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Twisted façade for Tenkasi home

Photography: Artist Bala Photography.

Tenkasi-based Jamaliah Arkitects has designed the Casa De Abdullah, a residence spanning 2100 sq. ft. Inspired by Bjarke Ingels, the firm built a multi-level home with an artistic sculptural form where light screens through for a visual treat. Twisted rooms are used for the façade, which is surrounded by the landscaped area. Sunlight spreads into the double-height living space, making it pleasant by passing through the courts. Double-height courtyards represent the family’s gratitude and the grandeur of nature, and water bodies and gardens bring in spaciousness and comfort.

Passive energy-efficient methods such as a rat-trap bond, filler slabs, thermal mass, room orientation and placement of openings reduce the building’s heat gain. A huge courtyard at the centre provides sunlight to all spaces on each floor while allowing cool air to enter and hot air to rise up causing buoyancy ventilation.

Rat-trap bond is a modular type of masonry where bricks are placed in a vertical position that creates a cavity in the wall while maintaining the same wall thickness as in a conventional brick masonry wall. It uses fewer bricks and less volume of mortar thus reducing construction costs by 30 per cent. The mortar must be mixed in the right ratio, as sand and cement play a significant role in the bonding of the brick.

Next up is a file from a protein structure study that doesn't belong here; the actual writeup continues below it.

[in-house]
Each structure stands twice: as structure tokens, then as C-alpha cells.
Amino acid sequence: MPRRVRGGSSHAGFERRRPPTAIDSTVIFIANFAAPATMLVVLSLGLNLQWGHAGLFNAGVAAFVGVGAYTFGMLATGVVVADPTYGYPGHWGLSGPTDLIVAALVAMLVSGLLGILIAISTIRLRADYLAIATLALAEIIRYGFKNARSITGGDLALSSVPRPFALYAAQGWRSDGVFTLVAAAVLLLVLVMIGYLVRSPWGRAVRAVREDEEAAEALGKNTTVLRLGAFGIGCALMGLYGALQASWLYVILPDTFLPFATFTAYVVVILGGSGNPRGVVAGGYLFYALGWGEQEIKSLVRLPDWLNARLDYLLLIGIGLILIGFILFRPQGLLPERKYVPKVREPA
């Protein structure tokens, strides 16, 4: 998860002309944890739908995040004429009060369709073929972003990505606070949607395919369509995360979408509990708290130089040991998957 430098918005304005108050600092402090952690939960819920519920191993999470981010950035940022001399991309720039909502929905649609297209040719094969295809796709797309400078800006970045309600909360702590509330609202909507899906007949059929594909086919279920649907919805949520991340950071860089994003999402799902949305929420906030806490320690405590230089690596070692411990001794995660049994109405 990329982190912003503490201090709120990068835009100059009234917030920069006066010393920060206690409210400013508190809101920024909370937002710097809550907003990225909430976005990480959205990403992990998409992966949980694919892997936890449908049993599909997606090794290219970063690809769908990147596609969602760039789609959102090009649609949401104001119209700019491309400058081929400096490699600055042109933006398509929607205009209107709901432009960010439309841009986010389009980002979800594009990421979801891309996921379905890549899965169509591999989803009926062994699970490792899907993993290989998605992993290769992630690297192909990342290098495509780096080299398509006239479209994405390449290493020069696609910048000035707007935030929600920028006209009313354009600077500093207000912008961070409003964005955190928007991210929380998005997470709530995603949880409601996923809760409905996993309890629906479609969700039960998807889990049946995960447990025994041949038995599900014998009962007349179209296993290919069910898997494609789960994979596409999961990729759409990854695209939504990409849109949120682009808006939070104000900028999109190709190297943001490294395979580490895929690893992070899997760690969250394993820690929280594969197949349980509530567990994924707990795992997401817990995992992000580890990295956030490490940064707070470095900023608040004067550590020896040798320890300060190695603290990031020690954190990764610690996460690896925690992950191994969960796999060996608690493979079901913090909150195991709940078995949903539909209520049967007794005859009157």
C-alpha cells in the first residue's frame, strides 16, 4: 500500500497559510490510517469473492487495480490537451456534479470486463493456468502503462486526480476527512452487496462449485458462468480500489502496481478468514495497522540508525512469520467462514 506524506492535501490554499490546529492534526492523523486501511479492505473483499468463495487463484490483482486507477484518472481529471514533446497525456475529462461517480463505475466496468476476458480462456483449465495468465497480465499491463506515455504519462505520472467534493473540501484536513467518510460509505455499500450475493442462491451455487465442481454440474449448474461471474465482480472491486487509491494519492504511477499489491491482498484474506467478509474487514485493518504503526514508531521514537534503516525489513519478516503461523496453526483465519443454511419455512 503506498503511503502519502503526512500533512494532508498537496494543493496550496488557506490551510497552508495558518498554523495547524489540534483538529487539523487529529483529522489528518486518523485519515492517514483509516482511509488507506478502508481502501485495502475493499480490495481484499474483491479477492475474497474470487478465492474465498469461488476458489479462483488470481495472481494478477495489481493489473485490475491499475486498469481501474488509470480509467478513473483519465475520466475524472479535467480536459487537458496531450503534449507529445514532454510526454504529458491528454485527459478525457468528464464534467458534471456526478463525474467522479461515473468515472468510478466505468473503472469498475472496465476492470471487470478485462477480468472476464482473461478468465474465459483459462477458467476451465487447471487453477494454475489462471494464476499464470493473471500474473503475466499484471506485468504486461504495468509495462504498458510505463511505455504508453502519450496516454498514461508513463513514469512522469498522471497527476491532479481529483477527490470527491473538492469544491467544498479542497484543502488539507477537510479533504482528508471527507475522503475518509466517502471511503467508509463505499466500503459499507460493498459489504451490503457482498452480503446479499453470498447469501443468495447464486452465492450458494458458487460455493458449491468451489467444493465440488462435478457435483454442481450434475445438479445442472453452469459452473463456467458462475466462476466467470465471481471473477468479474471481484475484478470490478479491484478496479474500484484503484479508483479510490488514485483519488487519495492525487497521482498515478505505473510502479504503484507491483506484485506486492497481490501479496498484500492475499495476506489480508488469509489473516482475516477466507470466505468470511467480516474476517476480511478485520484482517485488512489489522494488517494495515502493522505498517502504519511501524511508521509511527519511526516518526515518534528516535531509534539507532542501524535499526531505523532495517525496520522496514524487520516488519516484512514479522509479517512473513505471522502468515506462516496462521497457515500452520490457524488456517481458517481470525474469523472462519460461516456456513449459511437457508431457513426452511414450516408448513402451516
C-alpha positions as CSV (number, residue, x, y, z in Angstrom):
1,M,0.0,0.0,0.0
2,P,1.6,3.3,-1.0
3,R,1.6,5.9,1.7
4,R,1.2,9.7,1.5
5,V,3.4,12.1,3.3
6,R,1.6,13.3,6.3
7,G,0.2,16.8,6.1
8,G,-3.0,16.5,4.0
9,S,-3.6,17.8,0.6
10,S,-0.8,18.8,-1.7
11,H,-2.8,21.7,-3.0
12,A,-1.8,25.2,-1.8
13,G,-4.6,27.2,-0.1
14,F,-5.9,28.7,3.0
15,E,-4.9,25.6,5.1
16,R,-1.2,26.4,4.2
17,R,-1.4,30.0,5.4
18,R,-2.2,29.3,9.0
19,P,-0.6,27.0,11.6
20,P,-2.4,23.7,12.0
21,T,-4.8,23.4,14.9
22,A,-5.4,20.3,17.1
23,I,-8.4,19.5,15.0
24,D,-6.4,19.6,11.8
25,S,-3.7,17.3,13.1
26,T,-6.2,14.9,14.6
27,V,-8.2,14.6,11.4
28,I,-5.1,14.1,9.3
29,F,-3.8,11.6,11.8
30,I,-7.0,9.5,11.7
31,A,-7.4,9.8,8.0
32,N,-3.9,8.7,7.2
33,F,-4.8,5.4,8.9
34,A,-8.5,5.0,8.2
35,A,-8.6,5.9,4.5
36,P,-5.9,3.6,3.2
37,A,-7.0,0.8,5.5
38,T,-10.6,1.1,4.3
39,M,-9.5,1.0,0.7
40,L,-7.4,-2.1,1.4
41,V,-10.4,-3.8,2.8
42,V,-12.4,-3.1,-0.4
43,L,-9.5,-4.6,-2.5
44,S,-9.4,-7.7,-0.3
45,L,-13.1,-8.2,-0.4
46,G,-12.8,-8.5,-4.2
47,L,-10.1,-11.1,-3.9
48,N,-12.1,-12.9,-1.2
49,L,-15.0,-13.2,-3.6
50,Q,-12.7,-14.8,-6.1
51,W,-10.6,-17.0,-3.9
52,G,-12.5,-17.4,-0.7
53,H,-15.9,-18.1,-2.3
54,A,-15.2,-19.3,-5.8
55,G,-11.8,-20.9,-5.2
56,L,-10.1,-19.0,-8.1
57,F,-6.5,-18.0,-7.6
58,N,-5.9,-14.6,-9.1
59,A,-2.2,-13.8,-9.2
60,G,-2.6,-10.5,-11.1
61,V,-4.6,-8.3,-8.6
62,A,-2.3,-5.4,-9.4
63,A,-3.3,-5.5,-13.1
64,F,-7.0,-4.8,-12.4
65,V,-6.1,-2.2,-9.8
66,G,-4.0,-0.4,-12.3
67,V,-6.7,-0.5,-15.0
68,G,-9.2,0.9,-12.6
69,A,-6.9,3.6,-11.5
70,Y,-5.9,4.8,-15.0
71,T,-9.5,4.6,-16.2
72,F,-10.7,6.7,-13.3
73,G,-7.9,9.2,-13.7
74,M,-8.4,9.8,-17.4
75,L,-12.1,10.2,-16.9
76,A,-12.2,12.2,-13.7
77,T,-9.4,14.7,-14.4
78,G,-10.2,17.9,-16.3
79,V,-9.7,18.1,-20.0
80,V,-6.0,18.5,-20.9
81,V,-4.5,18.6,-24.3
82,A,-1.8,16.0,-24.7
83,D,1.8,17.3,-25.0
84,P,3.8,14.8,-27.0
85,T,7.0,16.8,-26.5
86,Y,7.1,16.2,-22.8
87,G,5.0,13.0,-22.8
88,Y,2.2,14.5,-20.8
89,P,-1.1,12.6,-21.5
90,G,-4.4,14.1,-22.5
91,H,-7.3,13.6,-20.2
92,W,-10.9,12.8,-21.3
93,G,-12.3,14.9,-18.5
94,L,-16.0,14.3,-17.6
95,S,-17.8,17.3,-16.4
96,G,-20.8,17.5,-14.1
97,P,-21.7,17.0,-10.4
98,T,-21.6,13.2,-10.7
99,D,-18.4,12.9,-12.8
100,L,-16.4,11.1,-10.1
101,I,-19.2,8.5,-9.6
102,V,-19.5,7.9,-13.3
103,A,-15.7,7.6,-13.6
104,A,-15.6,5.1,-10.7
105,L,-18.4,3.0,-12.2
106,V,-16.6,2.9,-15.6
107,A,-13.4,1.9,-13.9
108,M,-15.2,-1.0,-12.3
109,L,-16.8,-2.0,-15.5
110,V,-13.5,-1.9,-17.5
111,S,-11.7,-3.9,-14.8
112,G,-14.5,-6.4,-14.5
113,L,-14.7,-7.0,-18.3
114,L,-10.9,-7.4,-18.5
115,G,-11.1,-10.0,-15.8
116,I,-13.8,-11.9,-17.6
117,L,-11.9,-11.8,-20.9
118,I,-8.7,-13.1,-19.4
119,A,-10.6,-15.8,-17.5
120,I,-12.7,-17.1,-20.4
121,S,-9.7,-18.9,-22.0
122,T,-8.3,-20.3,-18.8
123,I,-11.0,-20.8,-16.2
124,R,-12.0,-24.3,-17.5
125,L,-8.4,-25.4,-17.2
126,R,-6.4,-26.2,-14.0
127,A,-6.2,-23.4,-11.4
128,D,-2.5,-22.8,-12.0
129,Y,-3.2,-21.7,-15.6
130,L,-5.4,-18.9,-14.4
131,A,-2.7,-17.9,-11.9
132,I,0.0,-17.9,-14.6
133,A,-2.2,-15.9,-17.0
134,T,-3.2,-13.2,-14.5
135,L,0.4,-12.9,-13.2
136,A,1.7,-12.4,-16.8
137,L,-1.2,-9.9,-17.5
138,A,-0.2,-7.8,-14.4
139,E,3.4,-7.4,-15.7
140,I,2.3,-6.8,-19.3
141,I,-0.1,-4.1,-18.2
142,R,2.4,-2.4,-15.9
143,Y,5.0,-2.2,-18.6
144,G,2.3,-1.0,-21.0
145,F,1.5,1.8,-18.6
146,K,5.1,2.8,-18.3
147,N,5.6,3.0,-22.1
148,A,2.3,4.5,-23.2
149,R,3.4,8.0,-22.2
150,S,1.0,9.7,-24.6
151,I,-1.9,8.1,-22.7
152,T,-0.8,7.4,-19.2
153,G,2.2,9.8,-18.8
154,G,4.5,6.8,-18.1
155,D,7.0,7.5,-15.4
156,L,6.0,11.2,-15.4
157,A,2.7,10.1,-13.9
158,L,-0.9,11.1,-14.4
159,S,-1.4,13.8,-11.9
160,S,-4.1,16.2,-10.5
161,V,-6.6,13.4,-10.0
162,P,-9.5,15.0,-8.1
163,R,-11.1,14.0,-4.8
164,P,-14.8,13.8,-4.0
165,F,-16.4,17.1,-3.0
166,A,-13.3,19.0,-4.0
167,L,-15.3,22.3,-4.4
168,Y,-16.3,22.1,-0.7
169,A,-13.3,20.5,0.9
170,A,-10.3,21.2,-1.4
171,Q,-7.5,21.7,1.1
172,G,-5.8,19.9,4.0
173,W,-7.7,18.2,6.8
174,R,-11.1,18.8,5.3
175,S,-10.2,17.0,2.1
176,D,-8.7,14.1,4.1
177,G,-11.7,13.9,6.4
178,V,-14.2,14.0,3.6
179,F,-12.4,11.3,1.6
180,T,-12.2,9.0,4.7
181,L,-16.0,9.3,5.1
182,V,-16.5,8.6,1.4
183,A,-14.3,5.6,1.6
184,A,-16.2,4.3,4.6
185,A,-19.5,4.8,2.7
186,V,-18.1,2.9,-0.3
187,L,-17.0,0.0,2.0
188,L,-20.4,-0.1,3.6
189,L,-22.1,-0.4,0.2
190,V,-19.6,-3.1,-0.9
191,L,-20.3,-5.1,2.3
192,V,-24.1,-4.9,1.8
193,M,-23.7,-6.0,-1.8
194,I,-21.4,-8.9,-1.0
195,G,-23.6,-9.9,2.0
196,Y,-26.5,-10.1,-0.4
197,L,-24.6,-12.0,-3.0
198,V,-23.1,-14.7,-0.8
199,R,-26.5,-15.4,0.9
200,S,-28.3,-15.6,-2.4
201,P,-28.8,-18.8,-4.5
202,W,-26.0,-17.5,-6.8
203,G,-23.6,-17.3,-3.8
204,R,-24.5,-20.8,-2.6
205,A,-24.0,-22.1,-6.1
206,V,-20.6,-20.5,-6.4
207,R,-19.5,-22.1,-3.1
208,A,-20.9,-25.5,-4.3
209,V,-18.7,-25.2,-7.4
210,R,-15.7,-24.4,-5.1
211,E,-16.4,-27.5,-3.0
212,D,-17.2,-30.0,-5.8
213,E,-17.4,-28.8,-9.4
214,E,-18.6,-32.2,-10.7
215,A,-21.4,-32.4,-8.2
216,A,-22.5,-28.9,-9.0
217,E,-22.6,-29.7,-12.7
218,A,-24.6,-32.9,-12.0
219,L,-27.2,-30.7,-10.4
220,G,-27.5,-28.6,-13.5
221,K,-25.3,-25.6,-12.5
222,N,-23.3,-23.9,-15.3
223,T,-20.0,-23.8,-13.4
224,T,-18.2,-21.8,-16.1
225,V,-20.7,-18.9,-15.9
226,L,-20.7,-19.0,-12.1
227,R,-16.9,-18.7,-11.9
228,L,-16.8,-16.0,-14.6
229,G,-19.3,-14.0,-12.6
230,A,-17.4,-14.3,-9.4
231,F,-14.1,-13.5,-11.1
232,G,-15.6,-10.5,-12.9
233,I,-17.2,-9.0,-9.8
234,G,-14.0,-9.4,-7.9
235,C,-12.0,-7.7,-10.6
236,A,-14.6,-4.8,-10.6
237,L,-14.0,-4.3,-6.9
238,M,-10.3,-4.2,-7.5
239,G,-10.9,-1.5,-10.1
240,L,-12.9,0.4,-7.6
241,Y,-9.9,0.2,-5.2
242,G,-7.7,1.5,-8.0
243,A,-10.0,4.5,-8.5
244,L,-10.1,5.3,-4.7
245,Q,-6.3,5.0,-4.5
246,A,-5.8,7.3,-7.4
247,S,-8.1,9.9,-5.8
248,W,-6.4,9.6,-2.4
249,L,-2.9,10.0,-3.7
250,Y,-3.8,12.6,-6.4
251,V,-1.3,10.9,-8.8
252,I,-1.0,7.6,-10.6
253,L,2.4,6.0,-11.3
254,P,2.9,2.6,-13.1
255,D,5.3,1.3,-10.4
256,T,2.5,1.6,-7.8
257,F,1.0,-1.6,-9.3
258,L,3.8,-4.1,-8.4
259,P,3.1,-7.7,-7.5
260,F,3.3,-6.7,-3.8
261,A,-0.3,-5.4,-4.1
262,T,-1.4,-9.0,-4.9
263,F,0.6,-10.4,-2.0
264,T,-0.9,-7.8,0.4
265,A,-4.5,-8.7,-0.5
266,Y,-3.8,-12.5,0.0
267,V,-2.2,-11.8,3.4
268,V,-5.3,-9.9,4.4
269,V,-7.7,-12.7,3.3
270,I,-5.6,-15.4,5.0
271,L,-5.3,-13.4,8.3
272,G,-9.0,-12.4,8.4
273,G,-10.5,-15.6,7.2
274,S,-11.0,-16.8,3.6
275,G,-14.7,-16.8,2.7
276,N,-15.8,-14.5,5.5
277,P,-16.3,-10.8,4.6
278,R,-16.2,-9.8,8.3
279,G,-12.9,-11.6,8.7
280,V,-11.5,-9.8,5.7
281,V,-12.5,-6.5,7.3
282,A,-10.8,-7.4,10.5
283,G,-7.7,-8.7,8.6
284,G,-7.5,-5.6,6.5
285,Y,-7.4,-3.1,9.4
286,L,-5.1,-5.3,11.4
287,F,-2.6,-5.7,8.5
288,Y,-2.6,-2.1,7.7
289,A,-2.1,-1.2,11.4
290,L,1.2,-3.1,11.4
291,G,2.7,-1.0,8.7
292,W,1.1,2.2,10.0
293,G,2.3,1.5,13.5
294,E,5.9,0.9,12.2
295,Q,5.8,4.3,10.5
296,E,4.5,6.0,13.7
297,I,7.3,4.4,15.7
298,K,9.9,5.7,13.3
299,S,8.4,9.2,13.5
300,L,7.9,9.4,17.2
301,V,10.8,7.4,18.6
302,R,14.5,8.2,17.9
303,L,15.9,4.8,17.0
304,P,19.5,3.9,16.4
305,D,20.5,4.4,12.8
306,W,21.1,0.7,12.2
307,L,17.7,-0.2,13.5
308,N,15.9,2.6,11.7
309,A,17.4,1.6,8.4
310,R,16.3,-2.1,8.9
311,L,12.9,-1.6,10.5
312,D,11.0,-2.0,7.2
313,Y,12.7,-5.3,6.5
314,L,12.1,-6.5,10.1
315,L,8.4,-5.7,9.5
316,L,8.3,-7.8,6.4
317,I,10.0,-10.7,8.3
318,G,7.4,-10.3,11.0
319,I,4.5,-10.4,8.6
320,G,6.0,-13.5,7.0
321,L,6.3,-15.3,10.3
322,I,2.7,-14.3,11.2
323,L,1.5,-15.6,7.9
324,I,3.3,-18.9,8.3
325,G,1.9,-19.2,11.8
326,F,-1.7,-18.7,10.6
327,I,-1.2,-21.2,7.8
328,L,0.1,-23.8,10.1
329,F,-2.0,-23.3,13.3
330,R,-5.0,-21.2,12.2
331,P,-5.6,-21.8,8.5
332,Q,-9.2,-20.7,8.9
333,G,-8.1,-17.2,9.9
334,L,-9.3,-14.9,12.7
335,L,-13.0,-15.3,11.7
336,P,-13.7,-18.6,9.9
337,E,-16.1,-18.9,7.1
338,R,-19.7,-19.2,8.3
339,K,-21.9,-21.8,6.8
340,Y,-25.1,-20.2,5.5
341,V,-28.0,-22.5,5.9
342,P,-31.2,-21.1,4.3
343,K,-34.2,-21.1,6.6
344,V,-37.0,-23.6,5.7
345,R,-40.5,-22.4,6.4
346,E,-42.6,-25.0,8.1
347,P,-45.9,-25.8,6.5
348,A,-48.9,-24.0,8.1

Thermal mass is incorporated into a building to absorb heat during the day and release it at night, which dampens the internal air temperature. This mass is typically incorporated into ceilings and walls through concrete or brick. Thermal mass is used in regions where the ambient temperature is high during the day, but low at night – and allows necessary airflow for minimum indoor air quality requirements.

Stack ventilation depends on the temperature difference between the air inside the building and outdoors. Warmer air is lighter than colder air, and two windows placed vertically are opened to allow cooler air. The filler slab is a slab construction technology, where the concrete filler material at the bottom of the slab is replaced as compared to reinforced cement concrete slabs. This consumes less concrete and steel, making it a cost-effective roofing system.

Filler slabs are preferred as they are lighter and low-cost because they consume less concrete and steel as compared to bricks, cellular concrete blocks and tiles. Local materials such as stone and exposed brick reduce construction costs and make buildings more climate-responsive.